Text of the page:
April is Workplace Conflict Awareness Month. Conflict among co-workers can be toxic to the environment and culture of an organization, therefore when conflict occurs it is important to deal with the issue openly and honestly. Outside stress can cause workplace conflict, but by fostering an environment that promotes honesty in sharing information, employees will be more likely to discuss issues in their personal lives, such as domestic violence, with their immediate supervisors.
When domestic violence occurs, it does not stop at home. Victims are often followed or harassed at work by their abuser. According to a study conducted by the Family Violence Prevention Fund, 74 percent of employed domestic violence survivors were harassed by their partner while they were at work. It is even common for the person behind the abuse to use workplace resources, such as their company phone line, to pressure their victim. The Corporate Alliance to End Partner Violence reported that over 75 percent of domestic violence perpetrators used workplace resources to check up on or threaten their victim.
Domestic violence can also lead to absenteeism and lower productivity in the workplace. The Center for Disease Control and Prevention estimates that the annual cost of lost productivity due to domestic violence is approximately $727.8 million. A contributing factor to loss of productivity in the workplace is caused by employees arriving late or missing work entirely.
Although over 66 percent of corporate leaders consider domestic violence a major social issue, more than 70 percent of workplaces do not have a formal program or policy that discusses domestic violence, according to the Family Violence Prevention Fund. It is important to educate employees in the workplace so that they can help co-workers, family and friends who are living with domestic violence.
Raise awareness in the workplace by:
1. Educating employees on warning signs of domestic violence.
2. Creating and distribute informational resources on domestic violence to employees.
3. Collaborating with local domestic violence shelters and providing contact information for those seeking help.
4. Developing a workplace domestic violence policy including security measures.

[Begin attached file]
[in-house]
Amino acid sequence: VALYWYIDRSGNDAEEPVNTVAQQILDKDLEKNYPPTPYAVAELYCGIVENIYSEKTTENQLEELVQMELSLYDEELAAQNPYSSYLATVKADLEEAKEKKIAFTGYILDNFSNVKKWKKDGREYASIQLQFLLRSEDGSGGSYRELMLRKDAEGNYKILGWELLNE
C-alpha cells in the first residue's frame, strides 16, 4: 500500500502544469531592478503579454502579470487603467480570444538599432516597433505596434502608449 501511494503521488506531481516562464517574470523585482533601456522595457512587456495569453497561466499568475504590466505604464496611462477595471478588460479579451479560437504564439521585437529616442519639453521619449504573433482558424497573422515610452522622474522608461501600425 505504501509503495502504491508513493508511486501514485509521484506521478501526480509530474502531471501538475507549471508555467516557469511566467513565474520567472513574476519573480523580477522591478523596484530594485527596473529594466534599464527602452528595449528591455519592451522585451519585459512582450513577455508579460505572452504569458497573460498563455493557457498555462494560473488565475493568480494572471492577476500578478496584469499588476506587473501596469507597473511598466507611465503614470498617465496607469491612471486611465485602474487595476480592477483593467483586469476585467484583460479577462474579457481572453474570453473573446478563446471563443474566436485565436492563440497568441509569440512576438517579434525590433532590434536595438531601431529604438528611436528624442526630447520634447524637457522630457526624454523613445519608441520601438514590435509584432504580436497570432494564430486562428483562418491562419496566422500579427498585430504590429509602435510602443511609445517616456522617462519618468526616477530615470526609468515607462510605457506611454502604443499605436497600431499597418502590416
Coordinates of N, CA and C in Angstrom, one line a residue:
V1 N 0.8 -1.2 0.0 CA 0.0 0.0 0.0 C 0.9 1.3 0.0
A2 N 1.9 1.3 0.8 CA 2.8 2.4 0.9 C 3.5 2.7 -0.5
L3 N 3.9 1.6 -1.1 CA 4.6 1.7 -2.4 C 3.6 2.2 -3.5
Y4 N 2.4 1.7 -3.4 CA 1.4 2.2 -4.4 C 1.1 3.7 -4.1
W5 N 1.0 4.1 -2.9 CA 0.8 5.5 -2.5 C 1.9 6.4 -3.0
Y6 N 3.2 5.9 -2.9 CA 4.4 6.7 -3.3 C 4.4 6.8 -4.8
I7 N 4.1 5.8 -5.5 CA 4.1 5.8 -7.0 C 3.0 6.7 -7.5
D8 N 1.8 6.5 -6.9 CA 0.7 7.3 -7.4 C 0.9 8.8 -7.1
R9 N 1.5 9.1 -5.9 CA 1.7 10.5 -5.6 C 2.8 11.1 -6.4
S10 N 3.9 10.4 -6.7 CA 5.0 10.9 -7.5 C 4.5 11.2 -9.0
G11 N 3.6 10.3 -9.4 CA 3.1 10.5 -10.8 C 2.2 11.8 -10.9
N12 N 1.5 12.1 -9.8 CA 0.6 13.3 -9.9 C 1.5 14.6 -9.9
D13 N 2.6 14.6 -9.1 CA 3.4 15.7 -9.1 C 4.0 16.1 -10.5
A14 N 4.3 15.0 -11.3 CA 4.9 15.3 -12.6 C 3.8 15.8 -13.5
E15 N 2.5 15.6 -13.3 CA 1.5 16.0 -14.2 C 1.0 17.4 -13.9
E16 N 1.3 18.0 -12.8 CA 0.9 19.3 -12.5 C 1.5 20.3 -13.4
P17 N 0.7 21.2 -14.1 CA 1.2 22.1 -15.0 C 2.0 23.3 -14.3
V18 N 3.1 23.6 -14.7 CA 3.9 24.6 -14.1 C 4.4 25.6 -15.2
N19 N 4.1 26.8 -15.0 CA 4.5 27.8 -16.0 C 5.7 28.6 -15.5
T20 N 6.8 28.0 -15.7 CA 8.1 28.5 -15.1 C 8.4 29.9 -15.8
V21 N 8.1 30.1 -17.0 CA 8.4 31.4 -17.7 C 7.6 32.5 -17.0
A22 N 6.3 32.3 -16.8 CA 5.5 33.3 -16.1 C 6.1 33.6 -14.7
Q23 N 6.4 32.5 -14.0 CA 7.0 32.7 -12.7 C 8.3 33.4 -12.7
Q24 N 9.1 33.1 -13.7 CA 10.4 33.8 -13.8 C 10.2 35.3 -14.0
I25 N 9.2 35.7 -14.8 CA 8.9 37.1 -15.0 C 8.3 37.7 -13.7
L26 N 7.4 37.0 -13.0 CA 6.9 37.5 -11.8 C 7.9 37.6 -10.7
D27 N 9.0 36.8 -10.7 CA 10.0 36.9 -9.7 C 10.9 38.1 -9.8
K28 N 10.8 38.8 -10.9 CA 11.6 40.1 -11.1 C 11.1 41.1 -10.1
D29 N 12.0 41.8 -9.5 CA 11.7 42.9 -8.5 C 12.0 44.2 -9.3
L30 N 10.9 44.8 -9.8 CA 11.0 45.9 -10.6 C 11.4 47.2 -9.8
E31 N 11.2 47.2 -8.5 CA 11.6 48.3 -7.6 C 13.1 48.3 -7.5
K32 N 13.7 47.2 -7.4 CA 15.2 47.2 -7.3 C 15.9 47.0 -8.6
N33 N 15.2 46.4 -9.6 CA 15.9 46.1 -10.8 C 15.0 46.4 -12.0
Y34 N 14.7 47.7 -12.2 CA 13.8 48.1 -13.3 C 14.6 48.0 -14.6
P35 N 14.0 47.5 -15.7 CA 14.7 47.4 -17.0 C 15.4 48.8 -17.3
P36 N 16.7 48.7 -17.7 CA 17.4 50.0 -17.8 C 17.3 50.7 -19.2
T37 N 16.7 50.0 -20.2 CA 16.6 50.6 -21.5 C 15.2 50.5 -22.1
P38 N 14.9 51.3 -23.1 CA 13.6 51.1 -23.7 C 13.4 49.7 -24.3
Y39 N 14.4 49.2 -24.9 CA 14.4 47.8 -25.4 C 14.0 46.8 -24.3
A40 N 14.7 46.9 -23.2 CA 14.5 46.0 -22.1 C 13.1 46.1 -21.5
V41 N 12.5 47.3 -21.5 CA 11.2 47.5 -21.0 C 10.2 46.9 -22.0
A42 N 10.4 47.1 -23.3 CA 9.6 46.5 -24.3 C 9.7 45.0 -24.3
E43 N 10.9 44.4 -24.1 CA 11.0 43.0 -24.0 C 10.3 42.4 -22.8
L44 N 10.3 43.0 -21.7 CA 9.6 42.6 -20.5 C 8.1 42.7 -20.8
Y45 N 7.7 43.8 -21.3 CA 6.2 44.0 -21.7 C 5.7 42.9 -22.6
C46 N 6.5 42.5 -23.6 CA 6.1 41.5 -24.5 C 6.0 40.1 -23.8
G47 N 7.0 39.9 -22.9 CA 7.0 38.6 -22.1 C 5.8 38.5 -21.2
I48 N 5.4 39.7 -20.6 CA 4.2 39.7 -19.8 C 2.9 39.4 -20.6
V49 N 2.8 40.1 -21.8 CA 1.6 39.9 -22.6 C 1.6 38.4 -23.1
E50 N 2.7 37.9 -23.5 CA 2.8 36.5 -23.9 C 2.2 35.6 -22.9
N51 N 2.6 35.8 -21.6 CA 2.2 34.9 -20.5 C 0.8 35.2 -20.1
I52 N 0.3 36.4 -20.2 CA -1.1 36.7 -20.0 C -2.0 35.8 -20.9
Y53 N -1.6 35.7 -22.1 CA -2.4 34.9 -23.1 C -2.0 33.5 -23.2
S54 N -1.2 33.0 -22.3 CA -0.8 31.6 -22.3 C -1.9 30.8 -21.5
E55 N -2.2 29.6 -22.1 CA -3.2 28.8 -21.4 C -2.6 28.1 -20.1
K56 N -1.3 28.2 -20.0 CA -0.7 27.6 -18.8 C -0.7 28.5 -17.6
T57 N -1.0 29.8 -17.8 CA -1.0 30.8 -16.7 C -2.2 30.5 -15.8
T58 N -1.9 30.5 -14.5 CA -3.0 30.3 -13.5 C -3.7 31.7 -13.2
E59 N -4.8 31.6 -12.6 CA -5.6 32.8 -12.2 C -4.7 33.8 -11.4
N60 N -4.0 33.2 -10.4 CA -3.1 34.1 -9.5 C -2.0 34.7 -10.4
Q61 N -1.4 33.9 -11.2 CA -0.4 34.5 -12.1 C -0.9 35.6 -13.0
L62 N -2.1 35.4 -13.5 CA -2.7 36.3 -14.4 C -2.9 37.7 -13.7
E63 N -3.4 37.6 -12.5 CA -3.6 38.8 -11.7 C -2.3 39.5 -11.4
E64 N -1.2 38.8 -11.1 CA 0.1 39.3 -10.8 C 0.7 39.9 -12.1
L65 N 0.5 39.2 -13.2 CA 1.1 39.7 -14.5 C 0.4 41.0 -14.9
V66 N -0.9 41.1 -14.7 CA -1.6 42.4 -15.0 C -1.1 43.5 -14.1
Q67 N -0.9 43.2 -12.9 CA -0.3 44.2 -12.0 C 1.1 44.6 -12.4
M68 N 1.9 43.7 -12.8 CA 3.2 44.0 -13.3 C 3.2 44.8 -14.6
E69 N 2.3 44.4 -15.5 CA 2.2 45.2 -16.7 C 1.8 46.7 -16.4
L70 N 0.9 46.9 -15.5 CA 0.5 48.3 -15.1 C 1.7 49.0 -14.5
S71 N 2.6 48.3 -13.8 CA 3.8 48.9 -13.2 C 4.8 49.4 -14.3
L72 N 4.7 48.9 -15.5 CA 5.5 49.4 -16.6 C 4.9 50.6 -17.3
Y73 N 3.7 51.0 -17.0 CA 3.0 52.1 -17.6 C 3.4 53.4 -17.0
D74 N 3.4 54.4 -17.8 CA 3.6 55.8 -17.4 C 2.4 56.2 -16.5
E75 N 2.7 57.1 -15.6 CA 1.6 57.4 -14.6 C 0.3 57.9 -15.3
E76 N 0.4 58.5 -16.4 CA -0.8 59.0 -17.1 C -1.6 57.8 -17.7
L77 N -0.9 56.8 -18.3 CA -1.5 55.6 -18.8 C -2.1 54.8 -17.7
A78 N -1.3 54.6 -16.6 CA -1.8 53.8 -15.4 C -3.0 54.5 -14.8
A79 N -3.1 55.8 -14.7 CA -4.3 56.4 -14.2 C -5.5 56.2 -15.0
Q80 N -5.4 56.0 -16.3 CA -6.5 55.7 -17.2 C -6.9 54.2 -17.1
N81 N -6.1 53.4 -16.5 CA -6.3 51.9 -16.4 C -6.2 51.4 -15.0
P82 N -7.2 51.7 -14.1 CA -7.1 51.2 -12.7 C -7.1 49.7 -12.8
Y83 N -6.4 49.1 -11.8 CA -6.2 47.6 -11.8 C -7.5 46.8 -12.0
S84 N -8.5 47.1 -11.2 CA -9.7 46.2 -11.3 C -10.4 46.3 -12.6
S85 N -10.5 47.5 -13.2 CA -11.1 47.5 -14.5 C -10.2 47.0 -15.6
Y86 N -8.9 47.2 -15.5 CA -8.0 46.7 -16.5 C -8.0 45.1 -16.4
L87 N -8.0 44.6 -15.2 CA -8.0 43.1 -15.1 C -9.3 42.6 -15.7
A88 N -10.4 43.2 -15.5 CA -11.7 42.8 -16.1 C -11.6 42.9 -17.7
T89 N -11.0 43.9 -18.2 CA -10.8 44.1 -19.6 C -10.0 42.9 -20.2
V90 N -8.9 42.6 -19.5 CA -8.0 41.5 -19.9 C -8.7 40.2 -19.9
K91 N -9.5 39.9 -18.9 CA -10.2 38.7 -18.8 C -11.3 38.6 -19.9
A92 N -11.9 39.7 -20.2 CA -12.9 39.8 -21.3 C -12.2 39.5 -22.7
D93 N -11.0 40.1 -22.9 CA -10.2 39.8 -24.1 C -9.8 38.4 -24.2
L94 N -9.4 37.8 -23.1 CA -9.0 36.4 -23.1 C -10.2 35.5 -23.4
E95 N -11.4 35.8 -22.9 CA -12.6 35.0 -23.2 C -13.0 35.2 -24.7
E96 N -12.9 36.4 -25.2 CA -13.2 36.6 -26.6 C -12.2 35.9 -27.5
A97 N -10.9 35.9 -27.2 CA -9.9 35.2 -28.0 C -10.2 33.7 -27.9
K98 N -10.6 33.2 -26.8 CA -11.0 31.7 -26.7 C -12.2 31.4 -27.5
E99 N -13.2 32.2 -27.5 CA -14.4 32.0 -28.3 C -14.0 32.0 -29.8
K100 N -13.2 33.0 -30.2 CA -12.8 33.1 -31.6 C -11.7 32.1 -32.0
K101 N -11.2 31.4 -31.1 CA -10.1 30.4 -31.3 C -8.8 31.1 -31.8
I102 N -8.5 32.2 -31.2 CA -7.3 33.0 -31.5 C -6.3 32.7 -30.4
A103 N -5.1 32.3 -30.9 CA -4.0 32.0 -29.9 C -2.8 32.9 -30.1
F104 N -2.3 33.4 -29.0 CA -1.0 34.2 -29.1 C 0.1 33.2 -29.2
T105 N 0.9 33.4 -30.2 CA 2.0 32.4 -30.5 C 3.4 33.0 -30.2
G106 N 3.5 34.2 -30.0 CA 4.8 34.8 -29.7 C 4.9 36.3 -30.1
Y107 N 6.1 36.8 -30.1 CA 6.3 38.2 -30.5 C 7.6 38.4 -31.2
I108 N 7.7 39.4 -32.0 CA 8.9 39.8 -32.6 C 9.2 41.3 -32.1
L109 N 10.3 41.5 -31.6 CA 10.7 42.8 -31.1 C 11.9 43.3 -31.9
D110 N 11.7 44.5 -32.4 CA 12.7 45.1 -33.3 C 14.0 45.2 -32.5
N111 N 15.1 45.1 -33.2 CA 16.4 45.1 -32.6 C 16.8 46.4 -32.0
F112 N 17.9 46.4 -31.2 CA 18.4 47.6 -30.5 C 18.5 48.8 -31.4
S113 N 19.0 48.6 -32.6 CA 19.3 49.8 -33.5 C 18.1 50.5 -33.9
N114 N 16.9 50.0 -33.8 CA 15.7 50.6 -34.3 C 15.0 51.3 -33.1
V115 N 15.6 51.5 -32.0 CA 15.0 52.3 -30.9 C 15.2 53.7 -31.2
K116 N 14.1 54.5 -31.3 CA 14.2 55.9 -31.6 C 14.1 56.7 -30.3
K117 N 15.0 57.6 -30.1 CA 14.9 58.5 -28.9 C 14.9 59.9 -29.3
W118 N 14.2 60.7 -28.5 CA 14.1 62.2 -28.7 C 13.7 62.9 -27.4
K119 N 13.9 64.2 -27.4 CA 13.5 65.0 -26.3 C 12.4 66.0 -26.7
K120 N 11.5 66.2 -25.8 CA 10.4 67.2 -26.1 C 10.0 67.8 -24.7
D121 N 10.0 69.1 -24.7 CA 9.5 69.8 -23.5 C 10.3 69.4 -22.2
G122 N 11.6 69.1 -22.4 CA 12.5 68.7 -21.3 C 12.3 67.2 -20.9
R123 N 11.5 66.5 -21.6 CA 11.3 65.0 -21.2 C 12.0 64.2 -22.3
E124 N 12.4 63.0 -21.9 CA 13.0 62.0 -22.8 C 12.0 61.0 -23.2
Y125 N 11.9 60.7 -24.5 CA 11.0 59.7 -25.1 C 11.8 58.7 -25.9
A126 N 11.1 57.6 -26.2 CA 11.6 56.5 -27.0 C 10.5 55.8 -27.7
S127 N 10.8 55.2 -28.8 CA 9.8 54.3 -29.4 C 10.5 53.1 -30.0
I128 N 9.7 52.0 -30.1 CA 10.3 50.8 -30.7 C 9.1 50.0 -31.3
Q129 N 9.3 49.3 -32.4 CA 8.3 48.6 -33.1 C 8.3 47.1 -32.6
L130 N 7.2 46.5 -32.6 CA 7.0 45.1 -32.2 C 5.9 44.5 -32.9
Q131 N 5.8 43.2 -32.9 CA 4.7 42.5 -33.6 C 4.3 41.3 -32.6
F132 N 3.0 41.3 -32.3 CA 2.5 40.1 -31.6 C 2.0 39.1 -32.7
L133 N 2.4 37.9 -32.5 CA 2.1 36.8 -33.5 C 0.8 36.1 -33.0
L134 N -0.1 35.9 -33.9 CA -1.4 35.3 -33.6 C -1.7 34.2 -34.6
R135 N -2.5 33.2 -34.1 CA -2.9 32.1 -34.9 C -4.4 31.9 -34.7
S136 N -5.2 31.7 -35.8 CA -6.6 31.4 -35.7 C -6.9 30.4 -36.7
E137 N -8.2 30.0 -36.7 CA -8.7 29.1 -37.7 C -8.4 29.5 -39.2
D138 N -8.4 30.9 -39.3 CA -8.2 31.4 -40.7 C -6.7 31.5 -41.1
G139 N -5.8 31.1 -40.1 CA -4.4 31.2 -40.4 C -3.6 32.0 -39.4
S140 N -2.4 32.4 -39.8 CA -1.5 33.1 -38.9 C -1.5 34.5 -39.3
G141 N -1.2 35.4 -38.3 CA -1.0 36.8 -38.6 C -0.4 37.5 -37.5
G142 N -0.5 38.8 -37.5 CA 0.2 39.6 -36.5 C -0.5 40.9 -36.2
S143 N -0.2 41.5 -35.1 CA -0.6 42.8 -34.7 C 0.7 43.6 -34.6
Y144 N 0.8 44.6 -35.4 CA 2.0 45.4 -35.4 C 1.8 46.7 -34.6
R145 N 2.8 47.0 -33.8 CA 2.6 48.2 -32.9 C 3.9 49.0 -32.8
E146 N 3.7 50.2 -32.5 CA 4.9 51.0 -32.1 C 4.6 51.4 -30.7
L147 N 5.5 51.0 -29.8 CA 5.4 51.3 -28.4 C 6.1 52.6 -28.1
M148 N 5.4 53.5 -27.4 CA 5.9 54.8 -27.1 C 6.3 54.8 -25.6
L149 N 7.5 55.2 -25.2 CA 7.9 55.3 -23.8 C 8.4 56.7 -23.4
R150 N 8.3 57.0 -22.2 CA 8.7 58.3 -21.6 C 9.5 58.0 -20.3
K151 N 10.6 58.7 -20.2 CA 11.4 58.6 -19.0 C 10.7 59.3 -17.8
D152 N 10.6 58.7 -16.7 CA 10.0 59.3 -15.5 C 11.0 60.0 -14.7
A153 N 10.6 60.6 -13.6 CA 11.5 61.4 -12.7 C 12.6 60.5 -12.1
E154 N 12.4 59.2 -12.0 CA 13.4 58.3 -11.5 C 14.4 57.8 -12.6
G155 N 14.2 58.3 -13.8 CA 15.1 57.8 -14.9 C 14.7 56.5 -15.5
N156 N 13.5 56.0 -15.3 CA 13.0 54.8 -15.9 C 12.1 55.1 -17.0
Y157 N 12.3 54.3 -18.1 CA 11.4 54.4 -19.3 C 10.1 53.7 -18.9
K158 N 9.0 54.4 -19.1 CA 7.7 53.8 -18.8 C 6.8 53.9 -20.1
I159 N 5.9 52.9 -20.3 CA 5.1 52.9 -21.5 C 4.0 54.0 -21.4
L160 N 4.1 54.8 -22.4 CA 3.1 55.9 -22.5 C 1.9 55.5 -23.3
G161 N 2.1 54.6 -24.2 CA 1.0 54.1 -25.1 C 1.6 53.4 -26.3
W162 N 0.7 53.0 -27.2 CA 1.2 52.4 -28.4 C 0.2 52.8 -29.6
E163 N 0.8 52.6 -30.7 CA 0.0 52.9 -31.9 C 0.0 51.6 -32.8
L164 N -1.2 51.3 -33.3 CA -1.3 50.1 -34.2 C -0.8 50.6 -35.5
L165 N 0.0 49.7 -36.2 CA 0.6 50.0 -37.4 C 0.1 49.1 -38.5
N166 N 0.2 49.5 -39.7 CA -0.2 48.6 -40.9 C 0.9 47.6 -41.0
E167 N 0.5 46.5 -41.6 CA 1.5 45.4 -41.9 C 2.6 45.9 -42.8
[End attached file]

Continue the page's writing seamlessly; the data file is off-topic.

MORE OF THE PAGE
5. Advocating domestic violence awareness.
If you are a business or organization located in Duval or Baker County in Northeast Florida and are interested in educating employees on the dynamics of domestic violence, its impact, and the importance of intervention and prevention, visit Hubbard House’s website to learn about the training opportunities that are offered.
If you or someone you know is in an abusive relationship please call the Hubbard House 24-hour domestic violence hotline at (904) 354-3114 or (800) 500-1119. Hubbard House can help.
Other domestic violence shelters in Northeast Florida include:
Clay County: Quigley House, 904-284-0061 24-hour Hotline
Nassau County: Micah’s Place, 877-228-7388 or 904-225-9979 24-hour Hotline
St. Johns County: Betty Griffin House, 904-824-1555 24-hour Hotline
If one of these shelters does not serve your county please call the Florida Domestic Violence Hotline at 800-500-1119.
ABOUT HUBBARD HOUSE
Founded in 1976, Hubbard House is a certified, comprehensive domestic violence center providing programs and services to more than 5,000 women, children and men annually in Duval and Baker counties. While Hubbard House is most known for its emergency shelter, the agency also provides extensive adult and youth outreach services, school-based education, therapeutic child care, batterers’ intervention programs, court advocacy and volunteer and community education opportunities. Visit http://www.hubbardhouse.org to learn more.
By Kristen Comeaux